Nearby Dwarf Galaxy
 Challenges
Galaxy Formation Models


A recent discovery of bright nebular gas emissions around dwarf galaxy I Zw 18 has raised problems for galaxy formation models. This dwarf galaxy is close enough to distinguish nebular gas emissions from star light. The emissions result from heavy supernova activity that is usually associated with heavy star formation as extremely large stars are thought to die quickly. These nebular gas emissions are as bright as the stars in the galaxy it self and extend beyond the edge of the galaxy making it seem larger than it really is.

What this means for galaxy formation models is that some distant galaxies thought to be fully formed may not be but look that way do to surrounding nebular gas emissions. It needs to be noted that this discovery is only a problem for standard models of galaxy formation since they assume the accuracy of standard star formation models and their subsequent development.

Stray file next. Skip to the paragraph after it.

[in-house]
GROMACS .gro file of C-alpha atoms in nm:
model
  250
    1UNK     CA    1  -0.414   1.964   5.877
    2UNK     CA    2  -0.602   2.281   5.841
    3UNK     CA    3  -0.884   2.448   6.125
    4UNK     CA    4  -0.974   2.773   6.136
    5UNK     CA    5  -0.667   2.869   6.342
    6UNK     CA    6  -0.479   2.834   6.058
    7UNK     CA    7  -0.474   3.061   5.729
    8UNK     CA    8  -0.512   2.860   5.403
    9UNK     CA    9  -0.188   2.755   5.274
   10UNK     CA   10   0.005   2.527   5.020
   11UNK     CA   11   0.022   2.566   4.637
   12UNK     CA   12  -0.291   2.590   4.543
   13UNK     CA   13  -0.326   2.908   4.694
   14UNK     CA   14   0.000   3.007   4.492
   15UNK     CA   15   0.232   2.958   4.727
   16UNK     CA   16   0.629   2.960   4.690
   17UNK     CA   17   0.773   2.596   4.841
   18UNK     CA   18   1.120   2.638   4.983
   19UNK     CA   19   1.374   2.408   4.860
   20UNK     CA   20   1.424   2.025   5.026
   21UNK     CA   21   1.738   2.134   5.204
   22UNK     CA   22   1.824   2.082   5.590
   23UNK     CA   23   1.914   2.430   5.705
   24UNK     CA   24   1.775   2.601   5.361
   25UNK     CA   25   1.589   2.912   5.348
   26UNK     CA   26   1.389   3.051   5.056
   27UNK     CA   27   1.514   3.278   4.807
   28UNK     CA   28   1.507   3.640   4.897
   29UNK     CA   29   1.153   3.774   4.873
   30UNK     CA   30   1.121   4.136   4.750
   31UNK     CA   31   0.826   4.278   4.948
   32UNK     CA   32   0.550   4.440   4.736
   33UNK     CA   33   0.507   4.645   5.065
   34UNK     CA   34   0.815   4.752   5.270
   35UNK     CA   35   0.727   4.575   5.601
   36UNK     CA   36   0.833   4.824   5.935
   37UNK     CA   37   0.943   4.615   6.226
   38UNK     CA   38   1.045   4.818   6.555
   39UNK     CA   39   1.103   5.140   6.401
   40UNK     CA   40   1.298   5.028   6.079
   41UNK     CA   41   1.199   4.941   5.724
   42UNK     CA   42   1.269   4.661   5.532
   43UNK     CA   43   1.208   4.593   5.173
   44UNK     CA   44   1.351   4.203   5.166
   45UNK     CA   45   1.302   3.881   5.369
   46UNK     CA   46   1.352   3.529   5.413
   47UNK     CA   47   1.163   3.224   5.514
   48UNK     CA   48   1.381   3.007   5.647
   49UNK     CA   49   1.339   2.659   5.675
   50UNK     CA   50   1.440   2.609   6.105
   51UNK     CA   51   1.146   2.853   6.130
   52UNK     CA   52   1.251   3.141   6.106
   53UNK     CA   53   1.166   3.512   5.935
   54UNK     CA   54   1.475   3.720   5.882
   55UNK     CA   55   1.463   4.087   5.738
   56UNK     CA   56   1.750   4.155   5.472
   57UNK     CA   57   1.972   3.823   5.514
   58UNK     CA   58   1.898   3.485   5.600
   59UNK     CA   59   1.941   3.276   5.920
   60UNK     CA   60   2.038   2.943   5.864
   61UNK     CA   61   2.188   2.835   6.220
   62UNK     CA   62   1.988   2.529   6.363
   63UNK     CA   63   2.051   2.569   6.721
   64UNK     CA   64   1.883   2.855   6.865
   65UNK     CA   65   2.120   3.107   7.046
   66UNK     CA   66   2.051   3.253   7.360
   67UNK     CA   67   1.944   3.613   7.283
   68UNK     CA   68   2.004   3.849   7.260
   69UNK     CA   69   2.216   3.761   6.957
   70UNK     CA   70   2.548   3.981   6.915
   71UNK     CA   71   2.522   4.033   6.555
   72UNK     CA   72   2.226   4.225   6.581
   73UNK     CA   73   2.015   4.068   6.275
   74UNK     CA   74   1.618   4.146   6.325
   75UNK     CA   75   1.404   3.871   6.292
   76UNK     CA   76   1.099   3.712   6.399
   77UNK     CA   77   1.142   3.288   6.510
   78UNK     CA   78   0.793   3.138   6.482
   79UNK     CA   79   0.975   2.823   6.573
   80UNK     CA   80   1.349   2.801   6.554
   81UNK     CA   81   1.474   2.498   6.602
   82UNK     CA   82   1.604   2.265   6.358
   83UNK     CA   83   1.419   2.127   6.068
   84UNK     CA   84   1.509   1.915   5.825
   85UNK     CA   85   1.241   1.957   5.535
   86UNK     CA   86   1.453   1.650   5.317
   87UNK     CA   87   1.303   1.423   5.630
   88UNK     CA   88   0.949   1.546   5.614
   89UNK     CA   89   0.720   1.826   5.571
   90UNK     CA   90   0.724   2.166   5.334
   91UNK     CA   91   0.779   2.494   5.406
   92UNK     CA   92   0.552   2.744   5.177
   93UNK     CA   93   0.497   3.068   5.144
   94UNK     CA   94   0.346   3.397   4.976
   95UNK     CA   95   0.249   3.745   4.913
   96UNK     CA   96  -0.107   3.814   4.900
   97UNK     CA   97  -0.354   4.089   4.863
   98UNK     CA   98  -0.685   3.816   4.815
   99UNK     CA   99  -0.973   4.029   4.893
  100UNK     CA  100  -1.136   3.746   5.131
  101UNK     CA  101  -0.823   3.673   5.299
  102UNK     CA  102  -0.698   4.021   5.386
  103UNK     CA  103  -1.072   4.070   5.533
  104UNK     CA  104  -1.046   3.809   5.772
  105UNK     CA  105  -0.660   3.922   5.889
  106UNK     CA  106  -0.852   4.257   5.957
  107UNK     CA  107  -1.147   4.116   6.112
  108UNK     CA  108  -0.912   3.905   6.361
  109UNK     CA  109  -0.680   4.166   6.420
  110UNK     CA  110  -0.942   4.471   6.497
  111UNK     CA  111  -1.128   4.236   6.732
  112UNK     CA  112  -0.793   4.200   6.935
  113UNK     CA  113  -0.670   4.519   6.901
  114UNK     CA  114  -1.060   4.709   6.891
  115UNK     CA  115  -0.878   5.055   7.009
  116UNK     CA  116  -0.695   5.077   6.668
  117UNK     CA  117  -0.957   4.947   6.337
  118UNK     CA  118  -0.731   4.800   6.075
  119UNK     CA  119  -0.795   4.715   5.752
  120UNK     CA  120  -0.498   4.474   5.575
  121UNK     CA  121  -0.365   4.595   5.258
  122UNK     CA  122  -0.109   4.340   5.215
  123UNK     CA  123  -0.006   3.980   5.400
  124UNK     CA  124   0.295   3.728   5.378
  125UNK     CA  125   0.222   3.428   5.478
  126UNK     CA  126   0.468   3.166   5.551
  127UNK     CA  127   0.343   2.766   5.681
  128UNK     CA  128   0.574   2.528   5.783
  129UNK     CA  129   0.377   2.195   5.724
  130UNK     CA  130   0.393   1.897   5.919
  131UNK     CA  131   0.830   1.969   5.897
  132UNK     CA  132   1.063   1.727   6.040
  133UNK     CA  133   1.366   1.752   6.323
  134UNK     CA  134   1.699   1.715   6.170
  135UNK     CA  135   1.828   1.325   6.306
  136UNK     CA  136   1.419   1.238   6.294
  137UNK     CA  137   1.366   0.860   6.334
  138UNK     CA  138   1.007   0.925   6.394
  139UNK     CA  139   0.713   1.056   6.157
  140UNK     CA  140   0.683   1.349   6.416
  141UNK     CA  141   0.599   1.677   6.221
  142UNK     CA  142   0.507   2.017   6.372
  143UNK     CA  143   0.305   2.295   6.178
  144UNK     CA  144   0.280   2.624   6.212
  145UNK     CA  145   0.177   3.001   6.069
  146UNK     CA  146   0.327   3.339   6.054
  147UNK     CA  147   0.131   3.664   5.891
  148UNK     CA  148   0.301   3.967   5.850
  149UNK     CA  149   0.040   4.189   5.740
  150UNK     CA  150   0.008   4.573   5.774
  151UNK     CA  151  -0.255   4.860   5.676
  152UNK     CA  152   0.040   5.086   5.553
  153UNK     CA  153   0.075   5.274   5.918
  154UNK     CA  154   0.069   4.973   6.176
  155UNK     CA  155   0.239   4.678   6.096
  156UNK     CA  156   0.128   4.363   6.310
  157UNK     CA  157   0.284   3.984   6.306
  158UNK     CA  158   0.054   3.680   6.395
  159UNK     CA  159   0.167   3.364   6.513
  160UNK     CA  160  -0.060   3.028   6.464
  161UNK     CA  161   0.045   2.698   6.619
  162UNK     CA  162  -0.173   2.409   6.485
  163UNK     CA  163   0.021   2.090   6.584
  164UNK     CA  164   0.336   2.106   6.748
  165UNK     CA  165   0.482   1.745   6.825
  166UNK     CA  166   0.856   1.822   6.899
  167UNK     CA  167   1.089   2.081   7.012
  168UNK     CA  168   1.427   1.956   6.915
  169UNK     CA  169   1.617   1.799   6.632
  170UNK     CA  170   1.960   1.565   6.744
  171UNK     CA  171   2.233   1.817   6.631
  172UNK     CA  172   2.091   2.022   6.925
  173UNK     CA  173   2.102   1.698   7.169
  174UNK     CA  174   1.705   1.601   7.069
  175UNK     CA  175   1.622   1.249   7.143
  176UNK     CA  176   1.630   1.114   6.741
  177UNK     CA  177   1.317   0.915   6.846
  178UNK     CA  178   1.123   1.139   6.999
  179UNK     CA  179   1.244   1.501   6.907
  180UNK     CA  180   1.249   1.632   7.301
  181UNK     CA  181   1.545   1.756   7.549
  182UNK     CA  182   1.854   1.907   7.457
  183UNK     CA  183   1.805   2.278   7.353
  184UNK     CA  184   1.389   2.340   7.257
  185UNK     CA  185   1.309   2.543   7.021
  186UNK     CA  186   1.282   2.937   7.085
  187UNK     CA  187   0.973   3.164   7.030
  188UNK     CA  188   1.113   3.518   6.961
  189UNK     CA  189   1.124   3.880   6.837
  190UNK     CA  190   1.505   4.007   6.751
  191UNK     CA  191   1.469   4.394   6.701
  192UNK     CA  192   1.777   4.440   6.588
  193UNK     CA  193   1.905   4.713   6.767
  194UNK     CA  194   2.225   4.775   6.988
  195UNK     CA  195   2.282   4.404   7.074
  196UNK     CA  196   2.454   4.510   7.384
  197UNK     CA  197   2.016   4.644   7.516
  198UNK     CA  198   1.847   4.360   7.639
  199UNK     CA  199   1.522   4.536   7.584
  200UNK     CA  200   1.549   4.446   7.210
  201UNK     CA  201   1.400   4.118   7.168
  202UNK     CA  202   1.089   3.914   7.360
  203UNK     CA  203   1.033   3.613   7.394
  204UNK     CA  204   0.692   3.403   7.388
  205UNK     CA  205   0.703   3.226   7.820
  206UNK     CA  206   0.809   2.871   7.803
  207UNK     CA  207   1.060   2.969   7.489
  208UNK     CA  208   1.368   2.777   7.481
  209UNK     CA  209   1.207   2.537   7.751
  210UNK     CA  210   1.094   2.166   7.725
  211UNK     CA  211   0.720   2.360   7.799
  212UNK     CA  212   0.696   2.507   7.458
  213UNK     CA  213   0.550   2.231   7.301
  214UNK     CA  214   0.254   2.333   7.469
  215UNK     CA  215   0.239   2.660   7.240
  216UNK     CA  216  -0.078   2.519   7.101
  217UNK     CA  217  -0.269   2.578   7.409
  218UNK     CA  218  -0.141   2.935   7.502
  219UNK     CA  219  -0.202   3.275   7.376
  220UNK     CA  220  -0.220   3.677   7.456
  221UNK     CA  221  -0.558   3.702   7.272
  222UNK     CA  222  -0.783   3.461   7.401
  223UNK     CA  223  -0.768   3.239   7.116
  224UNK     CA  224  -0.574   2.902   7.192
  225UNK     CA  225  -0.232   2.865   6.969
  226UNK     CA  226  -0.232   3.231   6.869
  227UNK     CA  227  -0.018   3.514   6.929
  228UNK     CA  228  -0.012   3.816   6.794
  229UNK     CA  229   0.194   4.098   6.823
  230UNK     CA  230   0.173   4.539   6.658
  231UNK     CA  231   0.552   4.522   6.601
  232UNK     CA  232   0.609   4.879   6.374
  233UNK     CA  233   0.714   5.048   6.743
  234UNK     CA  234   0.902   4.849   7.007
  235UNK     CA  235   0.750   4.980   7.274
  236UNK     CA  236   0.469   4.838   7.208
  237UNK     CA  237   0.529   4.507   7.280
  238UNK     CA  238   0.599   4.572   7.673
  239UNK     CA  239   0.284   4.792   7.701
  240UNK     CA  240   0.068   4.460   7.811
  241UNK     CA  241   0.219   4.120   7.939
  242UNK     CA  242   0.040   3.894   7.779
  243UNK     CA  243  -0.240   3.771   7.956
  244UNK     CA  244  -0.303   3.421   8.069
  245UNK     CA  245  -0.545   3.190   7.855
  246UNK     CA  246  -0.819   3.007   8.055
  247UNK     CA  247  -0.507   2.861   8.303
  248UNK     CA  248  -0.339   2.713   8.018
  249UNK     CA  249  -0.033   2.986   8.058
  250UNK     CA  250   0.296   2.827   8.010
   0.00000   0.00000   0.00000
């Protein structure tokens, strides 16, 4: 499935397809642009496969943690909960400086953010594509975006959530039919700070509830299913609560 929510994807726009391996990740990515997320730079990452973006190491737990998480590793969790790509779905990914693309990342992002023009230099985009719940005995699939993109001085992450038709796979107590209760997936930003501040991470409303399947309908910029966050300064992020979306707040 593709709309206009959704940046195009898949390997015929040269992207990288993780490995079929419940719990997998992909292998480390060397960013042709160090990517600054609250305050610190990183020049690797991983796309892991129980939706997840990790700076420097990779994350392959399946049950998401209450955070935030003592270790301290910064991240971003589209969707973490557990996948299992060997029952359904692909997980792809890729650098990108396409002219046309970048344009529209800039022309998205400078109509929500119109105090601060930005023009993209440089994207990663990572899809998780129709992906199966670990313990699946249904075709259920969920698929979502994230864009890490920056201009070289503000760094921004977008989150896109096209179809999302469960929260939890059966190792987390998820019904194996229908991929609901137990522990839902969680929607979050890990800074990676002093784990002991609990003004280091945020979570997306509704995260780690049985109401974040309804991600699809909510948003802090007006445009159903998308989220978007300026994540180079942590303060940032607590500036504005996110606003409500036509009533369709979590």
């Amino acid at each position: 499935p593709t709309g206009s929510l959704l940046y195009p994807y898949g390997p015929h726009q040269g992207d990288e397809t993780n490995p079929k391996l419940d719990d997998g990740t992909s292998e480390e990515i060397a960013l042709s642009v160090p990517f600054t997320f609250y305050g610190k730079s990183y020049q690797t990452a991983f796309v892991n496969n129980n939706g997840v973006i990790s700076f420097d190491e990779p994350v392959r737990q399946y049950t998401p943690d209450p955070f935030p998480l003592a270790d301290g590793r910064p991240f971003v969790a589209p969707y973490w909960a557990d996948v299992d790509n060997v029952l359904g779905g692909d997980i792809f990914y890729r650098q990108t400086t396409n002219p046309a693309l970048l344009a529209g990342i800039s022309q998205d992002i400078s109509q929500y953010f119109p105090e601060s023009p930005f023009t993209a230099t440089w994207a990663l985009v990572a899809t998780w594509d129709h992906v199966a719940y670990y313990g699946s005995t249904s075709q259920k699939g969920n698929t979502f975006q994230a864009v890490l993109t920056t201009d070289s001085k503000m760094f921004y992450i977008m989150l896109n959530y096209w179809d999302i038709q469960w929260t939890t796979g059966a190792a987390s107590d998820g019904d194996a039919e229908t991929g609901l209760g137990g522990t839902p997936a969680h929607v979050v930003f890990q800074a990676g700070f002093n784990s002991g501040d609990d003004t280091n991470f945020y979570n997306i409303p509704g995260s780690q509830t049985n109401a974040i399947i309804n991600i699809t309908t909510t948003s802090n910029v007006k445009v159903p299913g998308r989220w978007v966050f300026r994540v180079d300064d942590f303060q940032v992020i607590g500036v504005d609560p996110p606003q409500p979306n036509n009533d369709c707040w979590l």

This discovery also raise some questions for Creationist models that assume these galaxies are seen fully formed. This discovery is consistent with both Halton Arp’s work and John Hartnett creation science version of  it. This is the case since according to both these models many if not of these galaxies would be nearer than in other models and they would still be under construction.

Reference

Dwarf Galaxy Questions Current Galaxy Formation Models

 

 

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